In order to establish intelligible differentia as discussed above, the Court explored the rational relationship between the creditors so differentiated and the object sought to be achieved by the legislation. To achieve the said goal, the Court referred to a 52-page analysis, followed by a dissection of the various sections of the Code, the workings contained in regulations, the commentaries from the Bankruptcy Law Reform Committee Report (BLRC Report), the Insolvency Law Committee Report and the Joint Parliamentary Committee Report, which even included a counterpoint extracted from the UNCITRAL Legislative Guide on Insolvency Law.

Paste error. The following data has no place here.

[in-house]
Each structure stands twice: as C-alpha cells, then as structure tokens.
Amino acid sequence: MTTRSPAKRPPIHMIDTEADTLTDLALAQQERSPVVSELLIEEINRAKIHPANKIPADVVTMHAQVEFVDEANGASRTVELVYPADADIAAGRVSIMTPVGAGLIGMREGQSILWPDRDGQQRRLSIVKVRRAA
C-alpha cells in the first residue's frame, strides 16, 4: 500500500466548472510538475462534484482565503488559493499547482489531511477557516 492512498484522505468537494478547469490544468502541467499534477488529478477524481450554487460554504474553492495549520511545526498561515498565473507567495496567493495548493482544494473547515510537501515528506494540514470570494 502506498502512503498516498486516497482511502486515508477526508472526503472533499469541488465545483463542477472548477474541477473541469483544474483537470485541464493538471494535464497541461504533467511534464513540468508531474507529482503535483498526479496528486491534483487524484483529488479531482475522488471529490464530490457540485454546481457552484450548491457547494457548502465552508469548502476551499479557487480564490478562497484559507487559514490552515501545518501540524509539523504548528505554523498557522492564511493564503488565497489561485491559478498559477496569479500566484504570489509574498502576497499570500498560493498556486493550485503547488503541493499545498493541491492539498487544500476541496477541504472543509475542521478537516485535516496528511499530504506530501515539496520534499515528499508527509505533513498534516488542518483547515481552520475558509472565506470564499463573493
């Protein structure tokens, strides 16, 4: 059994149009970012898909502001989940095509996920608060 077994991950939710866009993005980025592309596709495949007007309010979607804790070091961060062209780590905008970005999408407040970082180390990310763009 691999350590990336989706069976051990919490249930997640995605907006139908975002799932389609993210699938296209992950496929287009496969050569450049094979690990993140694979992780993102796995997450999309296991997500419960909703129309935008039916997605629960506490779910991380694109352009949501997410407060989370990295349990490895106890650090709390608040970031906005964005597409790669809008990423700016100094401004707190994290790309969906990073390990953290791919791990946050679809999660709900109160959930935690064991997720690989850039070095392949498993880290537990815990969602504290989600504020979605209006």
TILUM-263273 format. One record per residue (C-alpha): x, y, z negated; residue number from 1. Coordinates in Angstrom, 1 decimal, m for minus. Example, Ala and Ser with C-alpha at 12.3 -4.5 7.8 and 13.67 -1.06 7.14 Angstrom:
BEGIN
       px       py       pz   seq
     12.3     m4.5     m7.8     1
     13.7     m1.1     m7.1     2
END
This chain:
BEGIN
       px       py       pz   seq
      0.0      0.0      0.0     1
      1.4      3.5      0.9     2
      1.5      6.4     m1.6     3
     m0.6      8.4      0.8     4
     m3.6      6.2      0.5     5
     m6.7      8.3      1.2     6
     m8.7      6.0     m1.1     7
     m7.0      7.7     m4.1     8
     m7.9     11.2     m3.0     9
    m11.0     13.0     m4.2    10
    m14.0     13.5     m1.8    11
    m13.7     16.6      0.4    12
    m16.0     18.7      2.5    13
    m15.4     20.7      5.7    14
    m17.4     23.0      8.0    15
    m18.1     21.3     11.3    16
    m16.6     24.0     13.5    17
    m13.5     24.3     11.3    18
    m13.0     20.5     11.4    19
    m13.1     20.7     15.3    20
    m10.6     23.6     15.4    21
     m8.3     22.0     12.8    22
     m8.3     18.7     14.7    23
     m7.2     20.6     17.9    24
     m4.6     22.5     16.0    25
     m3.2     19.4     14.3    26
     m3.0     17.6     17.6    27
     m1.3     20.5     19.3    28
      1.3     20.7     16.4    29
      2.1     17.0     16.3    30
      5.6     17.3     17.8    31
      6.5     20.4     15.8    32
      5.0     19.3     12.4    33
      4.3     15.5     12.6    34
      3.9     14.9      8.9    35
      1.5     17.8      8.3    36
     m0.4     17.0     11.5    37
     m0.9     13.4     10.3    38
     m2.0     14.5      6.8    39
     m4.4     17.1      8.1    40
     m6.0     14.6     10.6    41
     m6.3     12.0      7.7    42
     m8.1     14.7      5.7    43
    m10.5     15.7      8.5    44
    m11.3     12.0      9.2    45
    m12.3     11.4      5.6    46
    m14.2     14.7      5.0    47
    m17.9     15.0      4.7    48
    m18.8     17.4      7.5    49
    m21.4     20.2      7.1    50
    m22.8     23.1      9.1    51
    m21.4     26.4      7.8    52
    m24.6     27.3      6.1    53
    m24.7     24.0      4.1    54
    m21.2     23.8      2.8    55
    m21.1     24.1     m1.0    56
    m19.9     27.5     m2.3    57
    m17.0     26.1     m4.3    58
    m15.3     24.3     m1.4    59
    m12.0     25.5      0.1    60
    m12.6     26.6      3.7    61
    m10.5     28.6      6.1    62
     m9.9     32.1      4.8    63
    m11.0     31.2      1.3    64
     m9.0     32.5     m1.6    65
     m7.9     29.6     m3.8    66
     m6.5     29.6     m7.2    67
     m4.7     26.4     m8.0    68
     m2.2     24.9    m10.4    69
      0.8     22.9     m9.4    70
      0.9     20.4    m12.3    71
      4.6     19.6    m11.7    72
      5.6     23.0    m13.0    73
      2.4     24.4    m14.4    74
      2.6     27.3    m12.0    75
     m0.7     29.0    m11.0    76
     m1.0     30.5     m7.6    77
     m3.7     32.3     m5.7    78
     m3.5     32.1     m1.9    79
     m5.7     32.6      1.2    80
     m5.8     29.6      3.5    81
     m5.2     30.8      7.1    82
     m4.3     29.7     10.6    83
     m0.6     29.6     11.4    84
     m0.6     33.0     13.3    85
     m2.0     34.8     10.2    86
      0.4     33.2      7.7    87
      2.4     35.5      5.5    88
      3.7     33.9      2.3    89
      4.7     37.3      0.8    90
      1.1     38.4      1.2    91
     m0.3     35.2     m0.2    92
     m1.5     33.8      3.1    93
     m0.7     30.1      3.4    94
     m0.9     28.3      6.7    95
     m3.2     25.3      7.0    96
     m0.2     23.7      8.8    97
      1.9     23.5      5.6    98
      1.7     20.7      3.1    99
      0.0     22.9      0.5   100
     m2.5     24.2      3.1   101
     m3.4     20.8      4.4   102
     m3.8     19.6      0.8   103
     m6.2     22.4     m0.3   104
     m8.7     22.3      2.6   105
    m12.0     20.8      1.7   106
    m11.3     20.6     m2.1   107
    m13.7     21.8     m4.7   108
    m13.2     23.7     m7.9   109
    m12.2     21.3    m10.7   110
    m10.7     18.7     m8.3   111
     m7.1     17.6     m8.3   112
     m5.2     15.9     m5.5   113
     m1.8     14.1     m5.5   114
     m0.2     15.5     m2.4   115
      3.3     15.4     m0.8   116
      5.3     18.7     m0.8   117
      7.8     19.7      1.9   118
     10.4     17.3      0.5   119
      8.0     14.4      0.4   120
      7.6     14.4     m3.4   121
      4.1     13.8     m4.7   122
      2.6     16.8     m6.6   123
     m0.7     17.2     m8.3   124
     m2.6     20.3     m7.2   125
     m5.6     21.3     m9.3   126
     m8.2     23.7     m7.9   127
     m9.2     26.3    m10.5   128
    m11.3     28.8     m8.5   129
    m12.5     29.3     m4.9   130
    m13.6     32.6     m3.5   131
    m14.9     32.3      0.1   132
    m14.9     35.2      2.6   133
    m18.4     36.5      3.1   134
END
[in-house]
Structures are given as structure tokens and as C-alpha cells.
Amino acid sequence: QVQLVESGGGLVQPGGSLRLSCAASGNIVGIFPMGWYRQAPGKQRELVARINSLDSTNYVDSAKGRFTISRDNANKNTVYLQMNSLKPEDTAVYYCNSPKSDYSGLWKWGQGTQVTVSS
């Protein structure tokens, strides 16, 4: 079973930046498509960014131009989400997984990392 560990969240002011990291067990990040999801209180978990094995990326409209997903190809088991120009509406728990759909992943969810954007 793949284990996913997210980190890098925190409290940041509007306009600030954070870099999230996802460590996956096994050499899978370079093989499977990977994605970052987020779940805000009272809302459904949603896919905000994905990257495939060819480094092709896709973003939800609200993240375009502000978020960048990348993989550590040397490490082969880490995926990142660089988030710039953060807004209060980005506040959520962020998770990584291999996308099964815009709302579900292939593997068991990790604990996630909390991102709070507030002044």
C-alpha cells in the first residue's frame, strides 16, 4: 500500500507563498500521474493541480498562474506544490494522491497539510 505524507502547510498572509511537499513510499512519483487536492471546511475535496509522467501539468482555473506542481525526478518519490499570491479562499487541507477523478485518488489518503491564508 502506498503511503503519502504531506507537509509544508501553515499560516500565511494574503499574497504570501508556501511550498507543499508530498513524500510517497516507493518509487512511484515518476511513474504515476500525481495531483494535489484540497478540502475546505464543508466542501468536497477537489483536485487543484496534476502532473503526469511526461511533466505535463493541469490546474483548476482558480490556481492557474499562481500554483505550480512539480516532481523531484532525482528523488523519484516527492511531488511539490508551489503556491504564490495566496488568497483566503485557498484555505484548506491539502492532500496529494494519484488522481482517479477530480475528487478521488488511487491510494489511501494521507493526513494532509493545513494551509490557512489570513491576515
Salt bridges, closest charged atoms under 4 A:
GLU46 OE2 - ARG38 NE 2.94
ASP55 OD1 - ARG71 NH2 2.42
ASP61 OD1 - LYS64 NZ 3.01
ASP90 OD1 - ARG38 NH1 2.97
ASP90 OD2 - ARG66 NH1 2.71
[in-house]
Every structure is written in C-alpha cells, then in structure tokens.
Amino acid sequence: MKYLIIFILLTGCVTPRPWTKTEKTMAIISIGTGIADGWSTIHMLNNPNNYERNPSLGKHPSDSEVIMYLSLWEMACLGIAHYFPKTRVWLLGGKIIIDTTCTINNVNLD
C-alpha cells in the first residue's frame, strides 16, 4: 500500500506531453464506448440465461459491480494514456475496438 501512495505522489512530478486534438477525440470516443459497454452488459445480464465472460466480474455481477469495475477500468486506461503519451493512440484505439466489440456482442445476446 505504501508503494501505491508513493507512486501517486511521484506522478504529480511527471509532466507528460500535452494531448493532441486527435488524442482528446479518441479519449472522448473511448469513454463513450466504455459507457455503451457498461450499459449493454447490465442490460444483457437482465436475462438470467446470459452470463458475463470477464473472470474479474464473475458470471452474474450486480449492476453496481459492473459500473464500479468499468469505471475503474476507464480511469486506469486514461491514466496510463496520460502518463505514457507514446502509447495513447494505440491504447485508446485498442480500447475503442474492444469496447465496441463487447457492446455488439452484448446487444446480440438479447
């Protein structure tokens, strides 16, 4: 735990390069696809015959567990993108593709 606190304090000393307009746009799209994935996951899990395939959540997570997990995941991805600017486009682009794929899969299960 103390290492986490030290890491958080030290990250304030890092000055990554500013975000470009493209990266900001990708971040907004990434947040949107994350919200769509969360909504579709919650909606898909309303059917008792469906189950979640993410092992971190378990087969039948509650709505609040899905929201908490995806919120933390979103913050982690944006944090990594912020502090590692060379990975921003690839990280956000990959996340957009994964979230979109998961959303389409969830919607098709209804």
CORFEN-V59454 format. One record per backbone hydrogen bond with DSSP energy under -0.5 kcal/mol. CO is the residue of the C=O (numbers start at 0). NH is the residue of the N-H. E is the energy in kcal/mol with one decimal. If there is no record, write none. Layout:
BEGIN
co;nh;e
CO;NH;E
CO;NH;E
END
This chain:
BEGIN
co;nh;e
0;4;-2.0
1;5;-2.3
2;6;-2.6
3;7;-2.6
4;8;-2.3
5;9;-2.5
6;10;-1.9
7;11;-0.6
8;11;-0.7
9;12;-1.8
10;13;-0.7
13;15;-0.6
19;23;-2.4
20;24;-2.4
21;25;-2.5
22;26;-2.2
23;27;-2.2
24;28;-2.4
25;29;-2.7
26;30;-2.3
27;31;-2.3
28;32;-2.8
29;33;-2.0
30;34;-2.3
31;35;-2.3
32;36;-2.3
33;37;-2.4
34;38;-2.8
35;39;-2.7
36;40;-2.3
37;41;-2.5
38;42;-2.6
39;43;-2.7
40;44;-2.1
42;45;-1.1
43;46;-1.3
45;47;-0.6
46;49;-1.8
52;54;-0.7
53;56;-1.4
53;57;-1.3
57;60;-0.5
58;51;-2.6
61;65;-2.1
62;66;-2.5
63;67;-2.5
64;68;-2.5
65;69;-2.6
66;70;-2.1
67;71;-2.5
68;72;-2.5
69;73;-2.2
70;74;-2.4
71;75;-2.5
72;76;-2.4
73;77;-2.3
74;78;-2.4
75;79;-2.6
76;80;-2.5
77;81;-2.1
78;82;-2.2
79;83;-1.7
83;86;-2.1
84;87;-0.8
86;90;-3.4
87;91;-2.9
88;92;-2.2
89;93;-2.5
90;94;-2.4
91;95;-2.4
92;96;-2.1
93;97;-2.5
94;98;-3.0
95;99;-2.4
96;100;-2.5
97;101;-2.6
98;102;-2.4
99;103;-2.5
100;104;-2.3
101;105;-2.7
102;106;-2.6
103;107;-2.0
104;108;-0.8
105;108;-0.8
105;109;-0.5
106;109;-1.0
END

Pursuant to providing a complete analysis and observations therefrom, the Court while deciding the appeal observed that “since equality is only among equals, no discrimination results if the Court can be shown that there is an intelligible differentia which separates two kinds of creditors”. It was thereby held that there exist many significant differences between financial and operational creditors. However, the most significant distinction, which as per the Court justifies the exclusion of operational creditors from the Committee of Creditors is involvement of financial creditors in assessing the viability of the corporate debtor. It was stated that financial creditors can and do engage in the restructuring of the loan as well as the reorganization of the corporate debtor's business when there is financial stress, which is beyond the powers of the operational creditors. The Court while establishing the intelligible differentia stated that the preservation of the corporate debtor as a going concern while ensuring maximum recovery for all creditors is the sole objective of the Code. In view of the said object, financial creditors can easily be distinguished from operational creditors. The Court accordingly concluded that the distinction is "neither discriminatory, nor arbitrary, and therefore non-violative of Article 14.”